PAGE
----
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An irrevocable trust can come with many benefits. Its primary characteristic is the fact that the creator of the trust cannot amend the terms of the trust nor can the creator spend trust funds for anyone other than trust beneficiaries unless the terms of the trust permit it. In certain instances, the trust terms allow the trustee a limited ability to amend certain trust beneficiaries. Irrevocable trusts are often used in special needs planning as an irrevocable trust can provide financial support for an individual with special needs without jeopardizing the continued receipt of government benefits.

While there are many potential benefits of an irrevocable trust and many uses for this legal tool, it is still important to consider the benefits and consequences of certain trust arrangements. For instance, taxation is important to understand. Irrevocable trusts can have unique tax consequences that should be taken into account.

How Are Irrevocable Trusts Taxed?

The majority of irrevocable trusts are considered separate entities for tax purposes. They have their own tax identification numbers and income generated by an irrevocable trust is reported with that identification number with a Form 1099. The trust will report its income and deductions for federal income taxes each year on Form 1041.

How an irrevocable trust will be taxed will vary depending on whether it is considered to be a grantor trust or a non-grantor trust. A grantor is a person who contributed funds to the trust. This can be different from the person who signs the trust as the trust creator, for income tax purposes. Usually, all trusts funded with assets owned by the trust beneficiary, first party trusts, are categorized as grantor trusts for income tax reasons. Trust income, deductions, and credits are, therefore, reportable on the personal income tax return of the beneficiary. When an irrevocable trust is a grantor trust established as a third-party trust, meaning someone other than the beneficiary funded the trust, the trust creator may want to remain responsible for paying income taxes on trust income during his or her lifetime and this can be accomplished by the trust grantor retaining particular rights to the trust.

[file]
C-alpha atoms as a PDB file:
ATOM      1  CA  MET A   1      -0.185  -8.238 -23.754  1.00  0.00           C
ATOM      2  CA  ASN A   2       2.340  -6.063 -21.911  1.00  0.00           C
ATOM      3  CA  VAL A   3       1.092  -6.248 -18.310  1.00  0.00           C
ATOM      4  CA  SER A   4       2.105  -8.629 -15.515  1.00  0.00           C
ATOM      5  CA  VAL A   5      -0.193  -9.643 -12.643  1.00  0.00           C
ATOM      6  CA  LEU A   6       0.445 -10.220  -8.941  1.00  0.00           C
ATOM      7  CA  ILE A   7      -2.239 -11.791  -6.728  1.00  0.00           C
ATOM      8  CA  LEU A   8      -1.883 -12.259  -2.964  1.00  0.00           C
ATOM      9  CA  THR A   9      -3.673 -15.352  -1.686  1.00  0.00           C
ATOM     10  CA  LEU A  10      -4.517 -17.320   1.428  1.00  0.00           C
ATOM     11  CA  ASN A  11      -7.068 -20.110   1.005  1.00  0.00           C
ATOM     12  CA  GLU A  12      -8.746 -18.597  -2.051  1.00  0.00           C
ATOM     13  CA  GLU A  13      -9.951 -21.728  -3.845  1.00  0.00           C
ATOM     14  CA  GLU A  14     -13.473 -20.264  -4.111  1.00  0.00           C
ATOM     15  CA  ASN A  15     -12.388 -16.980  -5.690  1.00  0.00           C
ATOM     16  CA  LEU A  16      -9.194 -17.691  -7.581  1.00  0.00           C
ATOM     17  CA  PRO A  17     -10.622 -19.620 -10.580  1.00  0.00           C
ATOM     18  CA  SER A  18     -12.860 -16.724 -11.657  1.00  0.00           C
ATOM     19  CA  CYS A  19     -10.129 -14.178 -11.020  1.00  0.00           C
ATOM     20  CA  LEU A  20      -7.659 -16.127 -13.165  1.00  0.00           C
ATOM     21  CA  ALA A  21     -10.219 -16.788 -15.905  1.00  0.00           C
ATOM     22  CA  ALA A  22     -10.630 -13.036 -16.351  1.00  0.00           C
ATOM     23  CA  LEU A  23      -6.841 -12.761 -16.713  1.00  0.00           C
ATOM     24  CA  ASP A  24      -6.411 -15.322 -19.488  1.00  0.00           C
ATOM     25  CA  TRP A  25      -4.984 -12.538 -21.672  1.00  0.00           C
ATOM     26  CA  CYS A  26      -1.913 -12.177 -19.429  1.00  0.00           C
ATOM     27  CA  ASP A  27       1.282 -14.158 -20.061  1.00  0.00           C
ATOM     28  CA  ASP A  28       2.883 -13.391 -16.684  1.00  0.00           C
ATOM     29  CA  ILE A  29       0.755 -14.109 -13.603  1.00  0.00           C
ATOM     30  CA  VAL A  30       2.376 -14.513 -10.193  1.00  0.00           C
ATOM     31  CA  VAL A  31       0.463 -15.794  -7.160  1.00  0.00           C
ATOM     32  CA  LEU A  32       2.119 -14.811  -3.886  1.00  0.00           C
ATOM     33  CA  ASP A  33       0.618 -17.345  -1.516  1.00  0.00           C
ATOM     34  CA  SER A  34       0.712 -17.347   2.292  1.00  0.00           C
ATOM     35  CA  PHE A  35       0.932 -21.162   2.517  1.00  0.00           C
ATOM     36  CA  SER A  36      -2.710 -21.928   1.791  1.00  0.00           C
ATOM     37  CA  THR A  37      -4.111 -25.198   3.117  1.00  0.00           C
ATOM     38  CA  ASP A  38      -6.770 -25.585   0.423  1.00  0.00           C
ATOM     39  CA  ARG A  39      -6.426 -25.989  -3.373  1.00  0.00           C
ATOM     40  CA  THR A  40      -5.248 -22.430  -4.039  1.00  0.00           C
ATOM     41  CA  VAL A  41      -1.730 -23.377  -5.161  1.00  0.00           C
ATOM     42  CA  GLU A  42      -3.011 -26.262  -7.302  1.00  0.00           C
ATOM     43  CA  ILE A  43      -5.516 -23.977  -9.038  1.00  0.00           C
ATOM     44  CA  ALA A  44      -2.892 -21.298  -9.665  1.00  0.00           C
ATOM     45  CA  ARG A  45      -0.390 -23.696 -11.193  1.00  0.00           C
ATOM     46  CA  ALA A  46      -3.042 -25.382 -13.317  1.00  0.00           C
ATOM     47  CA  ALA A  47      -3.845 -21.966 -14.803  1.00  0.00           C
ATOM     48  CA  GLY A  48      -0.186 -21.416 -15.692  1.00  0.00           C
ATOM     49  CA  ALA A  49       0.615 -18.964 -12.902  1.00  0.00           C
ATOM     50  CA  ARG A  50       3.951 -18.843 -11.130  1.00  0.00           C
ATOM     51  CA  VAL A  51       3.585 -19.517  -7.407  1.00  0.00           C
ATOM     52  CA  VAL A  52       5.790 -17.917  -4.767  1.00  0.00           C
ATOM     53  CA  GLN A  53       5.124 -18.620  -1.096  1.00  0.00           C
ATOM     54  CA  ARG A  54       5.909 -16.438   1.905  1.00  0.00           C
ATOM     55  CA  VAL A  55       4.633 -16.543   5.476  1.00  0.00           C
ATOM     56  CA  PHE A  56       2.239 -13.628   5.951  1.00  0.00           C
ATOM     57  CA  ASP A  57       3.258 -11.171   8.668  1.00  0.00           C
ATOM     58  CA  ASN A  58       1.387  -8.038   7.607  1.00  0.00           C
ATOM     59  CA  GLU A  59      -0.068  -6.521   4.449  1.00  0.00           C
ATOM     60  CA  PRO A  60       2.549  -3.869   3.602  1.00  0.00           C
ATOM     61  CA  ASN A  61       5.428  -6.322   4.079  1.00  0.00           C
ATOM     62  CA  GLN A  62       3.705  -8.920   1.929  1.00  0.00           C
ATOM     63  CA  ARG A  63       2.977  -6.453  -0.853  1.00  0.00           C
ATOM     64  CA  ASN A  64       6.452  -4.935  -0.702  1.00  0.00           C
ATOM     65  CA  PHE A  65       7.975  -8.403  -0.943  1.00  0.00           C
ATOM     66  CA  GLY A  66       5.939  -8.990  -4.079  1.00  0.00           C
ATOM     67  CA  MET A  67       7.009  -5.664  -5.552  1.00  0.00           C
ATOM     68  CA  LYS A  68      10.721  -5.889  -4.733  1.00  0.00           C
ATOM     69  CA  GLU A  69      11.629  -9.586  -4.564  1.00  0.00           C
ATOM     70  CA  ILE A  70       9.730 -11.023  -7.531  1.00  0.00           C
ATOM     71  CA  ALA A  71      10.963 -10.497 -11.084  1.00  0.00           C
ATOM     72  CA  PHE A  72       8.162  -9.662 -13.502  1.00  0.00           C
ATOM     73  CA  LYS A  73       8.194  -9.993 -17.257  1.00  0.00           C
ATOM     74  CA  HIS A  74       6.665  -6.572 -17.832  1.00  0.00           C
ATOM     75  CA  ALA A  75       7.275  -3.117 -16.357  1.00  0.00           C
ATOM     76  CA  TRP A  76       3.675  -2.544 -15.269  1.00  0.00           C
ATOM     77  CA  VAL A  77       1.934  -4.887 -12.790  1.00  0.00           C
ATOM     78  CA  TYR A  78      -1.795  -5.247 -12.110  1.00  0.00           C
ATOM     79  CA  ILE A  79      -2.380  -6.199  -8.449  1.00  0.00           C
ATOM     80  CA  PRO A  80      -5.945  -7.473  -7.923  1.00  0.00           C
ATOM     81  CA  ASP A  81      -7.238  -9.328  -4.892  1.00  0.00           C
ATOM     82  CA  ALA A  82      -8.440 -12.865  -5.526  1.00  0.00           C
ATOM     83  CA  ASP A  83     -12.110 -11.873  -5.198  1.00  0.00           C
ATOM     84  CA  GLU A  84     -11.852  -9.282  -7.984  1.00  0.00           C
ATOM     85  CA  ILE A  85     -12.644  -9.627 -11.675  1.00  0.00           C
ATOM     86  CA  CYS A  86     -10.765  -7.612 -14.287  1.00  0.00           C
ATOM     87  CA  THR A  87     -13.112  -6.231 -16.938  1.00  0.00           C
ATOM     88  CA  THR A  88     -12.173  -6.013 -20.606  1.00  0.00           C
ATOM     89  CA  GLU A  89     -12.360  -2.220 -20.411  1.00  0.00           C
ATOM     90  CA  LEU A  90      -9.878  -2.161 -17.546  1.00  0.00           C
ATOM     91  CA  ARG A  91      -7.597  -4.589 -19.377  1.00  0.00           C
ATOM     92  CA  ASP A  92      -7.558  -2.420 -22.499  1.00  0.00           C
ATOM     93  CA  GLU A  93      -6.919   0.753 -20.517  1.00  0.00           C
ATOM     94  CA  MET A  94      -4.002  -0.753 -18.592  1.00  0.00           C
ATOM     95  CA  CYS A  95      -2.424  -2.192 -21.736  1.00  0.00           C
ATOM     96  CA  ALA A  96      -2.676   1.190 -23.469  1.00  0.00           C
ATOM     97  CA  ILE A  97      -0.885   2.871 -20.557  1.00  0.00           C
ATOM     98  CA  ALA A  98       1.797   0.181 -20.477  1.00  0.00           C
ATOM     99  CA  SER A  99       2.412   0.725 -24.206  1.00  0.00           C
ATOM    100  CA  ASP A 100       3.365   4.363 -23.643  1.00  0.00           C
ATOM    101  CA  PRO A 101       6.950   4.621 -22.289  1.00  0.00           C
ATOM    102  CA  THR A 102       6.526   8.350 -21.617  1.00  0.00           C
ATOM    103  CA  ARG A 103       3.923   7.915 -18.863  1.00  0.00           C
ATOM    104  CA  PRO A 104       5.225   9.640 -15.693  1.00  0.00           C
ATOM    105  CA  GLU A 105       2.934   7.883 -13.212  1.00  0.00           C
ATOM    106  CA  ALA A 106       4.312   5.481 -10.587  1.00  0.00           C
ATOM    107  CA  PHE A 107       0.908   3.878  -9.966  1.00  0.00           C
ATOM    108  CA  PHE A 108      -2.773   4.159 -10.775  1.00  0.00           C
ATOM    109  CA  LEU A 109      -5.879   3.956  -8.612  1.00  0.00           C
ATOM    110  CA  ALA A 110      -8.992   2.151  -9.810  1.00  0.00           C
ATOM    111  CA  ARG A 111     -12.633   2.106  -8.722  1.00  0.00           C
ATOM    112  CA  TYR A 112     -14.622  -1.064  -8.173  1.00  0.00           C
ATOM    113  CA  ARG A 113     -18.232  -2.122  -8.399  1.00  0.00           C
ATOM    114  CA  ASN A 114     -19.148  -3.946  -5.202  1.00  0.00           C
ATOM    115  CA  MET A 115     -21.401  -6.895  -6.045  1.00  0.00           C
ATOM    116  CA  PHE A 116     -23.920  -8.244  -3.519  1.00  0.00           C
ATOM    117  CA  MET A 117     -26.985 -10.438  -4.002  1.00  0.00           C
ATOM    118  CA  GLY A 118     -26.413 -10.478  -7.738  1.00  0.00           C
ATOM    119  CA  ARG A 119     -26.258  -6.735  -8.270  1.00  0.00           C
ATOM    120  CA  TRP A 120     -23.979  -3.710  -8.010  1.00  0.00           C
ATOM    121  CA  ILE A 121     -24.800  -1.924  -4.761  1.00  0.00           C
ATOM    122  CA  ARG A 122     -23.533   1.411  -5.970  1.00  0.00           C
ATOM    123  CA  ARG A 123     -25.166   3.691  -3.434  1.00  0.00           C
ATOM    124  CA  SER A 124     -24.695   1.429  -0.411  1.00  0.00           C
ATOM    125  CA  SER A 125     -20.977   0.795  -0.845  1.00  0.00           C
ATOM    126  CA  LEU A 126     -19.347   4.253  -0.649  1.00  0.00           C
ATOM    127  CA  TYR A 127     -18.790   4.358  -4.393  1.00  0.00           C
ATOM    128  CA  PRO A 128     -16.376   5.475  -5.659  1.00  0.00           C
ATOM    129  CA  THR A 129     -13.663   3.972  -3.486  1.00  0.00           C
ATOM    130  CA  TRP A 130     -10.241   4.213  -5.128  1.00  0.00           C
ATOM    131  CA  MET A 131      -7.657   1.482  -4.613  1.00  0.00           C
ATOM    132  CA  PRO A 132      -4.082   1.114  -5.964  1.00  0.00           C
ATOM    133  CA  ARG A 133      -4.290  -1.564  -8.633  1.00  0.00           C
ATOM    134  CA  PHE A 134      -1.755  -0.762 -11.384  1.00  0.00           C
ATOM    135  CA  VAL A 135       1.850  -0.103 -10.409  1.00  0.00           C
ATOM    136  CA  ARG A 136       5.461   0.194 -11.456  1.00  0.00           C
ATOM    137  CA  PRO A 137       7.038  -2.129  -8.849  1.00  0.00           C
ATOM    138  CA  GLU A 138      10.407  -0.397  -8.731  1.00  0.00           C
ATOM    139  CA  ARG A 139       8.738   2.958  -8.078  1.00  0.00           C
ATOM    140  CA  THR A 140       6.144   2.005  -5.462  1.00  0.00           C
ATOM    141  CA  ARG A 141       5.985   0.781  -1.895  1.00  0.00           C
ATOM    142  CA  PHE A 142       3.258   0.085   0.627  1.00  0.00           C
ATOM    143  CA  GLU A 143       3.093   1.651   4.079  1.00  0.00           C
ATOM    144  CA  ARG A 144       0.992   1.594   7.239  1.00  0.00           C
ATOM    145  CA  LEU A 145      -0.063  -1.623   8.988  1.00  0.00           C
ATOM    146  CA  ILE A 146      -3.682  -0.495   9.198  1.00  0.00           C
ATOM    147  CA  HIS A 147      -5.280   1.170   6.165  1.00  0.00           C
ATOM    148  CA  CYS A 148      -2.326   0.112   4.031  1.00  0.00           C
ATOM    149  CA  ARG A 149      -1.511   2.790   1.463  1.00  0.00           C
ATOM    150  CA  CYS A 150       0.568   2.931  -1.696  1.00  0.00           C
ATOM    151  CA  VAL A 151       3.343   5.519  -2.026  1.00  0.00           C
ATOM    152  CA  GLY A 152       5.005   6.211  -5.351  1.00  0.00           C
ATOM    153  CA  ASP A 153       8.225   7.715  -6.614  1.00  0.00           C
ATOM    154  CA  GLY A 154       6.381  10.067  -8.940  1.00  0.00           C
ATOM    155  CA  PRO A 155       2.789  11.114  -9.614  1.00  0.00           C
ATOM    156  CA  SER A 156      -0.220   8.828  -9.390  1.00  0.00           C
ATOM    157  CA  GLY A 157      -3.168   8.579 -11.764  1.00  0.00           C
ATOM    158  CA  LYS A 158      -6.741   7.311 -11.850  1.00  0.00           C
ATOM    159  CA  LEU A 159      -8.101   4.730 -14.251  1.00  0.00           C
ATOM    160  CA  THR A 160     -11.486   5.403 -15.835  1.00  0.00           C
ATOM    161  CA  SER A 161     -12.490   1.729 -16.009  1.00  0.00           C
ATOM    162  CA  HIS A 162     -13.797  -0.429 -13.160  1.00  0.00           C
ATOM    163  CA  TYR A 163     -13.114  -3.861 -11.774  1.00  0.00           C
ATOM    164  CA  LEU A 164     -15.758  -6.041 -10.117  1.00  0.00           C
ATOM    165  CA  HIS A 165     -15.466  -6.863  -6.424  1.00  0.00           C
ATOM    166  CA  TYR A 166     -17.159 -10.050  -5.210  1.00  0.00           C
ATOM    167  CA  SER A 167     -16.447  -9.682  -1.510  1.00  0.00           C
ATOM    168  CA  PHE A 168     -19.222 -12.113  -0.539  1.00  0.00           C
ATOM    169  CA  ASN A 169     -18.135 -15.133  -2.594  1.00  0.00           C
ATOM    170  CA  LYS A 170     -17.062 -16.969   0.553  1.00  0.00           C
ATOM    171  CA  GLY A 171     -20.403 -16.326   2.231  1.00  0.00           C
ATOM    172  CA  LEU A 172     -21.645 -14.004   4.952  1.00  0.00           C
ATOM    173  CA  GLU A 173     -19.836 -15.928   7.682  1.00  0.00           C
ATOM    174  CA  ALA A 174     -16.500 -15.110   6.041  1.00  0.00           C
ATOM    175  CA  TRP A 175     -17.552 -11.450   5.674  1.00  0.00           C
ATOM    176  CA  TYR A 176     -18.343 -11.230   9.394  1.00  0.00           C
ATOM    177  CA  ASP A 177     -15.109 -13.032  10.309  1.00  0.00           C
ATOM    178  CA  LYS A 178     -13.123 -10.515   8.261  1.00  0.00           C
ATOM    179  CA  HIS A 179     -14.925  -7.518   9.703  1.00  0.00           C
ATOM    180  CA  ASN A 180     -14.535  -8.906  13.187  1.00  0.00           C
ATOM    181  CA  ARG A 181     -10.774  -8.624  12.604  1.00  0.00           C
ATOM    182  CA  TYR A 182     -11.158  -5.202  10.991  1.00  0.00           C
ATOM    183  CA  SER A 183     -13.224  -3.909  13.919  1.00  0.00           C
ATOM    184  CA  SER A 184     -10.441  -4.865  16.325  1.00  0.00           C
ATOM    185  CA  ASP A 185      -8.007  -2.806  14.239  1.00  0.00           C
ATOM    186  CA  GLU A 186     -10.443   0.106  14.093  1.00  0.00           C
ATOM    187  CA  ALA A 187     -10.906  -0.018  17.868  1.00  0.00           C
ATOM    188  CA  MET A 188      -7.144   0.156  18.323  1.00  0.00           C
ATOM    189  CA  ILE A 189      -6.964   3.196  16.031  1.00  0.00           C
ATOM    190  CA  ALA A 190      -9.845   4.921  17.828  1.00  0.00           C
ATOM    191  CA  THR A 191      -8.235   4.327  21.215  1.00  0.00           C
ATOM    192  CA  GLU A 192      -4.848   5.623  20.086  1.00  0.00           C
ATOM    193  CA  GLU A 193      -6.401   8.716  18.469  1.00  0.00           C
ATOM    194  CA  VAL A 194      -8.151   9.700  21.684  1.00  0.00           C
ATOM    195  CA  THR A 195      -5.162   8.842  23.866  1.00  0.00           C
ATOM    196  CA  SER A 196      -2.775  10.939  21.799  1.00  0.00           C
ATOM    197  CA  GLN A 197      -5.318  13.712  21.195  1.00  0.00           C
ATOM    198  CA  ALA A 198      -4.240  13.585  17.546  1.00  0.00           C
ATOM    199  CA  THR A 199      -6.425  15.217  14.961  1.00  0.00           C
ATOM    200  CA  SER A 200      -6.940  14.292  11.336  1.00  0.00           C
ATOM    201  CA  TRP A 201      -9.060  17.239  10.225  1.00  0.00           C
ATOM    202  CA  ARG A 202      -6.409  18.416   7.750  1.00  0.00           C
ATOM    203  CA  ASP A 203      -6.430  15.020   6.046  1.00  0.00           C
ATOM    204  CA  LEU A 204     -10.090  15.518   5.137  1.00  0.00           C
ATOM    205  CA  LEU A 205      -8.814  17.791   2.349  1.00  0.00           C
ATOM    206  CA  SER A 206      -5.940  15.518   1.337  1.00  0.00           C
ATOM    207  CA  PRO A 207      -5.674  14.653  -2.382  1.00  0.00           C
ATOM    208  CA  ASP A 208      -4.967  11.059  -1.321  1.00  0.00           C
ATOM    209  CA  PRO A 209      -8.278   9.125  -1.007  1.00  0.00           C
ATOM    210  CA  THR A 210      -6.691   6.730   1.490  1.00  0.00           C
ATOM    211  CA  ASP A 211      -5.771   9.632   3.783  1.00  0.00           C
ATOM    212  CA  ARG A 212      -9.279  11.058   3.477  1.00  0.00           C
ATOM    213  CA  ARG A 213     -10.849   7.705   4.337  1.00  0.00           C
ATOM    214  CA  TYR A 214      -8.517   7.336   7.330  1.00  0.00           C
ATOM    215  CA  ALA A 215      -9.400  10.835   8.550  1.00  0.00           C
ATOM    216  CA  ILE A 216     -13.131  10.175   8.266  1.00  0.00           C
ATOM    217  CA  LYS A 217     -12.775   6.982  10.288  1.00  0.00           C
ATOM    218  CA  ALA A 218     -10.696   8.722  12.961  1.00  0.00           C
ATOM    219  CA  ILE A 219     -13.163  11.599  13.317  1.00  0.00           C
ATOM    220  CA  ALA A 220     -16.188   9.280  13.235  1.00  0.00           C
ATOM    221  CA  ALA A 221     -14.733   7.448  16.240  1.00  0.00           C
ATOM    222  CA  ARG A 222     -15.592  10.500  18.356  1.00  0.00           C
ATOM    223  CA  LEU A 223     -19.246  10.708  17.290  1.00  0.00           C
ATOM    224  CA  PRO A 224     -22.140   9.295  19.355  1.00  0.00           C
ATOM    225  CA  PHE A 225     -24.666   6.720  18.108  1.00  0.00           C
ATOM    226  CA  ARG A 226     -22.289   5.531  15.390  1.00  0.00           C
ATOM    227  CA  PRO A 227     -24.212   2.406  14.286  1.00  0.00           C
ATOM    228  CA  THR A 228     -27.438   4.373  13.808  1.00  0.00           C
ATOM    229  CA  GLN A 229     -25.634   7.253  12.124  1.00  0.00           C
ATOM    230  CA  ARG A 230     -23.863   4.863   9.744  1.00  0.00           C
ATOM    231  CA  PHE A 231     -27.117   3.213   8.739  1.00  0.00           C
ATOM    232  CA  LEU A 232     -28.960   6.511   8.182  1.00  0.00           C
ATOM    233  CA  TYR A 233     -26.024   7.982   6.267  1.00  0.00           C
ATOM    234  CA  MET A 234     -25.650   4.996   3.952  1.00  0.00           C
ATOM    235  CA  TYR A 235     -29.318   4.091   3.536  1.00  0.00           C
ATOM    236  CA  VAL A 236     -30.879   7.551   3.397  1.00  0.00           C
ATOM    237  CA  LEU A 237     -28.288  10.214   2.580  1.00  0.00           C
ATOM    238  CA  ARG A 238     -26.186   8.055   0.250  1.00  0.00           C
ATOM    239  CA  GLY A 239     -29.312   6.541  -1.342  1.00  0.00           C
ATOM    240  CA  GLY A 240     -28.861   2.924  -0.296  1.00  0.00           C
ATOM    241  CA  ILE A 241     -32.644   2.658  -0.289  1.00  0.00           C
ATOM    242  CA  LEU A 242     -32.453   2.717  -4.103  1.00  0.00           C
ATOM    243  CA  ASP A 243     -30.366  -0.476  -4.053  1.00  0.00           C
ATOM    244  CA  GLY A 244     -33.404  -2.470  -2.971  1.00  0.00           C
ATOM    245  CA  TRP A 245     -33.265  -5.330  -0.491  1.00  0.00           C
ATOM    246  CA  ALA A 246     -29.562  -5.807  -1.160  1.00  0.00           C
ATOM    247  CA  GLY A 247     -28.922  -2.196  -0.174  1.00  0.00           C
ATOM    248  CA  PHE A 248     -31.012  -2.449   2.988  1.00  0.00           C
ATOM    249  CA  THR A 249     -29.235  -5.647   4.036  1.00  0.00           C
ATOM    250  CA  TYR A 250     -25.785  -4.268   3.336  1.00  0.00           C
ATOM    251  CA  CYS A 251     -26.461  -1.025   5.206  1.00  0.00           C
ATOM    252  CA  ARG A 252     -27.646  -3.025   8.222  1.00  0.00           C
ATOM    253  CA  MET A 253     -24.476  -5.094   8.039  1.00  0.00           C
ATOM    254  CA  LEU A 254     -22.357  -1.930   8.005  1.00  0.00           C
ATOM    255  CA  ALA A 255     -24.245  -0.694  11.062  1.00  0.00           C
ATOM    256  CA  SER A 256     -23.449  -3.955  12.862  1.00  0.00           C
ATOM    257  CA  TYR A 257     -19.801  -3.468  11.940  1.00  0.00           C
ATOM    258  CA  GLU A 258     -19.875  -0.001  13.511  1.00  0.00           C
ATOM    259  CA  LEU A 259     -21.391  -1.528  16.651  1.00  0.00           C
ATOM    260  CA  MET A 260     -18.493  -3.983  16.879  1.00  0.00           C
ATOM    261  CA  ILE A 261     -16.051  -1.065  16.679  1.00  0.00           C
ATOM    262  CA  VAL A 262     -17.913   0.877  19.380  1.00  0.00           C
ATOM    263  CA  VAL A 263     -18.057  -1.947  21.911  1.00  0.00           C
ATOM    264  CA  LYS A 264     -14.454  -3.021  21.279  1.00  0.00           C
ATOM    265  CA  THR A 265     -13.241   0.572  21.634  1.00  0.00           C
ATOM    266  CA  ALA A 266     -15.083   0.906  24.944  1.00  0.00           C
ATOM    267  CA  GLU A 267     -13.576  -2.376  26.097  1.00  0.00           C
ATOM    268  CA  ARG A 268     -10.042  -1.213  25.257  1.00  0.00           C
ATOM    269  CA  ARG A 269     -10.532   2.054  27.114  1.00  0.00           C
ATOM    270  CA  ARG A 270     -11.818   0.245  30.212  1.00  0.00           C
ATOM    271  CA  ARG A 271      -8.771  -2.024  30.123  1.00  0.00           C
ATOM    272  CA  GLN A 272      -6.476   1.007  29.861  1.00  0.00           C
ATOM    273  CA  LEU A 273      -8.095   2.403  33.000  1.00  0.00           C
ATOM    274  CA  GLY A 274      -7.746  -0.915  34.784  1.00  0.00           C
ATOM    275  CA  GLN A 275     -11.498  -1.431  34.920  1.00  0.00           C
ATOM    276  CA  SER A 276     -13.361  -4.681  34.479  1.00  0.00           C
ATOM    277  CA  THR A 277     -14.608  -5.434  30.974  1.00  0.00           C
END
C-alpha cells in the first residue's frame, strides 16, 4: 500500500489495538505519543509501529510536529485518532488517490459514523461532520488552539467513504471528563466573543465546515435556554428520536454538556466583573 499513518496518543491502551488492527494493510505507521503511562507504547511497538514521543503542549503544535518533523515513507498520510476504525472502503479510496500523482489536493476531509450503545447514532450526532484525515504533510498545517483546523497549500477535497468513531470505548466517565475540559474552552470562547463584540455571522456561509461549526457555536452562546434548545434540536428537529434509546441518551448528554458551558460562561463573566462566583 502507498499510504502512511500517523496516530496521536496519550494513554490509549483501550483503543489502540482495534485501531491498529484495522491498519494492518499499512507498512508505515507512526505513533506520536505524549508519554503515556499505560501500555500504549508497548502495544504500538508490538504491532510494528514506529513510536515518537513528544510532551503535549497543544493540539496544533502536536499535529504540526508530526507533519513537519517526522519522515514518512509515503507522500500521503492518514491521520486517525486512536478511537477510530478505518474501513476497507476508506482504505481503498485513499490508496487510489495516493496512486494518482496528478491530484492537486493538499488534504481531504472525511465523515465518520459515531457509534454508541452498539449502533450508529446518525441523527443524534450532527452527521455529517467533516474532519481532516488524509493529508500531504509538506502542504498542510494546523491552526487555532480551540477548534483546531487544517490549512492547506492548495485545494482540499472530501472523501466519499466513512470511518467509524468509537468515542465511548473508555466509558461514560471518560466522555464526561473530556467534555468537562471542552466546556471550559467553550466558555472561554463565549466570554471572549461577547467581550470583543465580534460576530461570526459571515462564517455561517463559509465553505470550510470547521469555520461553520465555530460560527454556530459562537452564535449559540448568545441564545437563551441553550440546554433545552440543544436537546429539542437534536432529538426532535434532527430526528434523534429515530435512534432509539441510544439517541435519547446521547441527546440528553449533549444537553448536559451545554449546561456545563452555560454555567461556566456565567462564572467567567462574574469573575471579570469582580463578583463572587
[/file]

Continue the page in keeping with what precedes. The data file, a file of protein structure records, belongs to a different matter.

When an irrevocable trust is categorized as a non-grantor trust for income tax purposes, things look different for tax purposes. When the trust pays expenditures for a trust beneficiary, the trust will receive a deduction. At the same time, all or part of the trust’s income will become the tax burden of the beneficiary. This is because of the Internal Revenue Code provisions that assert that trust distributions made for the benefit of a beneficiary of a non-grantor trust result in income being carried out to that beneficiary. In other words, the beneficiary will pay income tax on trust distributions. This, however, can be a best case scenario as the beneficiary, especially in the event that it is a special needs trust, may not be earning any or may only be earning a little income and, therefore, will be in a low-income tax bracket. Without other sources of taxable income, the beneficiary will only incur tax consequences for trust distributions that exceed the standard deduction for the beneficiary. Income retained by the trust and not distributed, however, will be taxed to the trust.

Estate Planning Attorney

Estate planning is truly important but can be incredibly complicated. Tax consequences are a particularly complex element. The knowledgeable estate planning team at Verras Law is here to help and here to answer your questions. Contact Verras Law today.